So if you’re Joe Bonamassa and you’ve opened for the revered B.B. King at the age of twelve; have more than a dozen records to your name including Blues of Desperation (2016), Joe Bonamassa Live from the Royal Albert Hall (2009), Muddy Wolf at Red Rocks (2015) and Different Shades of Blue (2014); play with groups like Black Country Communion and Rock Candy Funk Party and earned a Grammy nomination and won a Blues Music Award what do you do? Well, you pay it forward by paying homage backwards to those of your roots. And that’s where Live at the Greek Theatre comes in.
Paying homage to the music of Albert King, B.B. King and Freddie King by way of the 2015 Three Kings tour that resulted in the concert at the Greek Theatre, Mr. Bonamassa pulls out all the stops to these three revered blues masters with a bevy of beauties like “See See Baby,” “Going Down,” “I’ll Play the Blues for You,” “Hummingbird” and “The Thrill Is Gone.”
Backed by a seriously group of badass musicians and singers that include drummer Anton Fig, rhythm guitarist Kirk Fletcher, bassist Michael Rhodes, pianist and Hammond organist Reese Wynans, trumpeter Lee Thornburg, tenor and baritone saxophonist Paulie Cerra, tenor saxophonist Ron Dziubla, trombonist Nick Lane and backing singers Mahalia Barnes, Jade MacRae, and Juanita Tippins with Mr. Bonamassa’s signature guitar playing and vocals up front Live at the Greek Theatre is just a whole bunch of goodness that goes down smooth and sweet.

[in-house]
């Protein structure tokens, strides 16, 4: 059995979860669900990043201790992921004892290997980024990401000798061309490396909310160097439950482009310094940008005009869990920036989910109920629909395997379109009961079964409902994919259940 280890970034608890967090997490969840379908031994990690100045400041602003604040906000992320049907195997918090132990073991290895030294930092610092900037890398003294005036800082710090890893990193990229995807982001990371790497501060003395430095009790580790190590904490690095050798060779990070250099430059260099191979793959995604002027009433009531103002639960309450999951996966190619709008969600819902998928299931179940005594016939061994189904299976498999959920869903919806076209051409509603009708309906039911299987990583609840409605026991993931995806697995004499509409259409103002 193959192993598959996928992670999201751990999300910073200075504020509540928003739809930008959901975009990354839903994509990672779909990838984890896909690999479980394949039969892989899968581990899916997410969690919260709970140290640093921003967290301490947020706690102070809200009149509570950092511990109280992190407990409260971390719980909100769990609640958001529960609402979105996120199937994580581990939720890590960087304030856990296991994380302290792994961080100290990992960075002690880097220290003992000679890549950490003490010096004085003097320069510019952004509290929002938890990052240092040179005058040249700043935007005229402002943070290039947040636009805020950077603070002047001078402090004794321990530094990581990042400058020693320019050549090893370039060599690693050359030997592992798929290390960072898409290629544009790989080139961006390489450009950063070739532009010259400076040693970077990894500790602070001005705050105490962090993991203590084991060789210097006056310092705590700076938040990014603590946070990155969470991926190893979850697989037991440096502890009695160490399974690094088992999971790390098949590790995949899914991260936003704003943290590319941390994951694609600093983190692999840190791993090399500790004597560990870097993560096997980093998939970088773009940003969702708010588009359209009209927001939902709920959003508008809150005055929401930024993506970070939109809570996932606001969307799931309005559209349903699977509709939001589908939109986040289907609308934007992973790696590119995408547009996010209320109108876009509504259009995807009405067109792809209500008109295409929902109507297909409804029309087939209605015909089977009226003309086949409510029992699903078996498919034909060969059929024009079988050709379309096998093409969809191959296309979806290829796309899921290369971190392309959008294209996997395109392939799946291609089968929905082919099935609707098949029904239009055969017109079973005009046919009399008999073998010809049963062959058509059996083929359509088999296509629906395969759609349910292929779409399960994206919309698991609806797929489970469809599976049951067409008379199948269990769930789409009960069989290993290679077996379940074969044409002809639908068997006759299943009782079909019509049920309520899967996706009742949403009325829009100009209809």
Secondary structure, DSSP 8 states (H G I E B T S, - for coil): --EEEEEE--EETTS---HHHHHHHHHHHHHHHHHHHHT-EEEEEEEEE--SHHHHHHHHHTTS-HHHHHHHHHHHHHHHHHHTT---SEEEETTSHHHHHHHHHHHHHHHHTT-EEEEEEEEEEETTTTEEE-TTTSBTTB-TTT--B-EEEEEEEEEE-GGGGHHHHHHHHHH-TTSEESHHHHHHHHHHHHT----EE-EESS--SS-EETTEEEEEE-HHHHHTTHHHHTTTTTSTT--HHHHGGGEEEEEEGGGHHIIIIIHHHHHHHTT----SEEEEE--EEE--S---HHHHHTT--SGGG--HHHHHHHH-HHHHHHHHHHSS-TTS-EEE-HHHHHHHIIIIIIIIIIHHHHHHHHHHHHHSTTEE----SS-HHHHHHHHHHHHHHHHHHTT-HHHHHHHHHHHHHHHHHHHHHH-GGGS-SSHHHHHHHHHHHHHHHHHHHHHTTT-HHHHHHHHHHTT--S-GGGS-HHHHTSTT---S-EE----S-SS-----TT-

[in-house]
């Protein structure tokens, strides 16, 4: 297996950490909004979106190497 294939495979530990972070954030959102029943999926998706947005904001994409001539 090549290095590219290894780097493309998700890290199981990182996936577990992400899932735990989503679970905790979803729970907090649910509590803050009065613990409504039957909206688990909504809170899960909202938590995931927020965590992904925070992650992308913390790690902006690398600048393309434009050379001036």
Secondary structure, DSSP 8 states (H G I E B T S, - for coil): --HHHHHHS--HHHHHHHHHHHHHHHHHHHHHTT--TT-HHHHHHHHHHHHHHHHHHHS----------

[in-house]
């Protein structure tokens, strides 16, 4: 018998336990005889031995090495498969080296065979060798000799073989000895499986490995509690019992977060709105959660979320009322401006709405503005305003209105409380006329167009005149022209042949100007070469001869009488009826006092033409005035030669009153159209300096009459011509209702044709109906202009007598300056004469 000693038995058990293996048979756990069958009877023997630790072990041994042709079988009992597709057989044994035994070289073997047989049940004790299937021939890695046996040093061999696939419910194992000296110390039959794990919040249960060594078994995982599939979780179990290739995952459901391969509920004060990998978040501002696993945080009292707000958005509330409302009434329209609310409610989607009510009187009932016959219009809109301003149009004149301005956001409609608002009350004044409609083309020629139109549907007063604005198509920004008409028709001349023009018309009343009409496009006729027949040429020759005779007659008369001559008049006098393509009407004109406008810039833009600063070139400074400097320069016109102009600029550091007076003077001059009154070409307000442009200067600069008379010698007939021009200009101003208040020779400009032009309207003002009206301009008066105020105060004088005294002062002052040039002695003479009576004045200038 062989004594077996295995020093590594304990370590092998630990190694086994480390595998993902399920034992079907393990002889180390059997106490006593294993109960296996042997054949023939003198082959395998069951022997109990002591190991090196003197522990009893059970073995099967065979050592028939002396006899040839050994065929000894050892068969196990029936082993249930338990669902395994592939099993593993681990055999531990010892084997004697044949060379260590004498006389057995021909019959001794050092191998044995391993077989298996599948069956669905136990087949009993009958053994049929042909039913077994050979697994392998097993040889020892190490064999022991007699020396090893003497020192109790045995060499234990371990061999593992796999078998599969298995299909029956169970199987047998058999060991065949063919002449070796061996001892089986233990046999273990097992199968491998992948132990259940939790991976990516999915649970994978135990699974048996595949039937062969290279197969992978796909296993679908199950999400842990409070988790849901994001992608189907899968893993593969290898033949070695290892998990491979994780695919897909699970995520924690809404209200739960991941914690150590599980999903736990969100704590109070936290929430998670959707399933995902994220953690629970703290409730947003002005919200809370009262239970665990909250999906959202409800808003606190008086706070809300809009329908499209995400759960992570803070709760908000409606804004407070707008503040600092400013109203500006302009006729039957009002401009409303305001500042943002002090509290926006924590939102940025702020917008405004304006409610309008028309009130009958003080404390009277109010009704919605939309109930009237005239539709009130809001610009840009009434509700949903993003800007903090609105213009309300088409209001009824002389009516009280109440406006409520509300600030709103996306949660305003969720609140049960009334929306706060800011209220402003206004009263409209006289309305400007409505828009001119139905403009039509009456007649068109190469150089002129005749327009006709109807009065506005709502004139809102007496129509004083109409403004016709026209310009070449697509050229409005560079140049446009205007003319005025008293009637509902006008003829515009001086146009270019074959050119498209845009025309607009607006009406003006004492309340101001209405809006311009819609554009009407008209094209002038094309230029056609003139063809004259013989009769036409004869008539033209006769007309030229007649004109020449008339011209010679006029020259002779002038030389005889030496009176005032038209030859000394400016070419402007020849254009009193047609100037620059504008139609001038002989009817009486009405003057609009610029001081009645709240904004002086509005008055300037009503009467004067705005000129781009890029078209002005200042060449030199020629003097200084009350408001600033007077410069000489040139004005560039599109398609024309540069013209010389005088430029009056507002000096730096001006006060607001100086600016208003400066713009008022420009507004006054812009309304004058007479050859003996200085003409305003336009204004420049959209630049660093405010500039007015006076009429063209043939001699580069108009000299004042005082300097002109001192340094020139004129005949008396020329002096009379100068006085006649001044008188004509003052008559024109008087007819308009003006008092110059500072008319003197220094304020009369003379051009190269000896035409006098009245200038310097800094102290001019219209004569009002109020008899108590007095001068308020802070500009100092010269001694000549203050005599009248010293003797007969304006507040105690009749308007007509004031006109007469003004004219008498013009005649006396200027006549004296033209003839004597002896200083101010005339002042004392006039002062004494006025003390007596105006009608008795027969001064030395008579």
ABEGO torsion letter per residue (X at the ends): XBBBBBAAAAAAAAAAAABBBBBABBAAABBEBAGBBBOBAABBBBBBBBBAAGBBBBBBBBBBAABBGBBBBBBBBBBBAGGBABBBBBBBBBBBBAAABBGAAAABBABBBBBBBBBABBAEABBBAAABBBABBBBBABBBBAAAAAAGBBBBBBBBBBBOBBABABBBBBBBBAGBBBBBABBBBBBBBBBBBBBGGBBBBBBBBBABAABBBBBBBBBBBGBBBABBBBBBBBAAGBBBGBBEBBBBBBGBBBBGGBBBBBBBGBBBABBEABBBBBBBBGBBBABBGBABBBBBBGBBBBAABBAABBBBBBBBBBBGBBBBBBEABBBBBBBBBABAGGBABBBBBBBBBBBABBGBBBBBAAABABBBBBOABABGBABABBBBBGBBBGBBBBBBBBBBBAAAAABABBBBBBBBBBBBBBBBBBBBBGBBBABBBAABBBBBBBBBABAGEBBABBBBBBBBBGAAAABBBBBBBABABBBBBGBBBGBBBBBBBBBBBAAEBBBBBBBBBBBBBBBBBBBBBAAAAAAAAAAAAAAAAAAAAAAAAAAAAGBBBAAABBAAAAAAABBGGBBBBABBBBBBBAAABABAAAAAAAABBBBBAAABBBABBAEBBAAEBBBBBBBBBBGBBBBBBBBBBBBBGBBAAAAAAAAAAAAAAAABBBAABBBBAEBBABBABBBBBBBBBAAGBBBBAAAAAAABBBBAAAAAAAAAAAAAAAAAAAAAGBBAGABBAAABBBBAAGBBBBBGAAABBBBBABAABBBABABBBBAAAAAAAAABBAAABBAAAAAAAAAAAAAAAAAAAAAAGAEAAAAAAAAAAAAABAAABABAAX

Digging into the musical wealth of the Three Kings of Blues Guitar with the musical legacies of Albert King (“Born Under a Bad Sign” and “I’ll Play the Blues for You”), B.B. King (“Let the Good Times Roll” and “The Thrill is Gone”) and Freddie King (“Have You Ever Loved a Woman” and “Hide Away”) might seem like a daunting task on the surface, but Mr. Bonamassa and company pull it off with polish and pure class with tracks like “Some Other Day, Some Other Time,” “Lonesome Whistle Blues,” “You’ve Got to Love Her With a Feeling” and “Cadillac Assembly Line.” And, that’s just the first disc.
Disc two has got the goods with “Oh, Pretty Woman,” “Let the Good Times Roll,” “Nobody Loves Me But My Mother,” “Born Under a Bad Sign” and “Riding with the Kings.”
All listeners need to do is let Live at the Greek Theatre show you the way – where paying homage never sounded so good.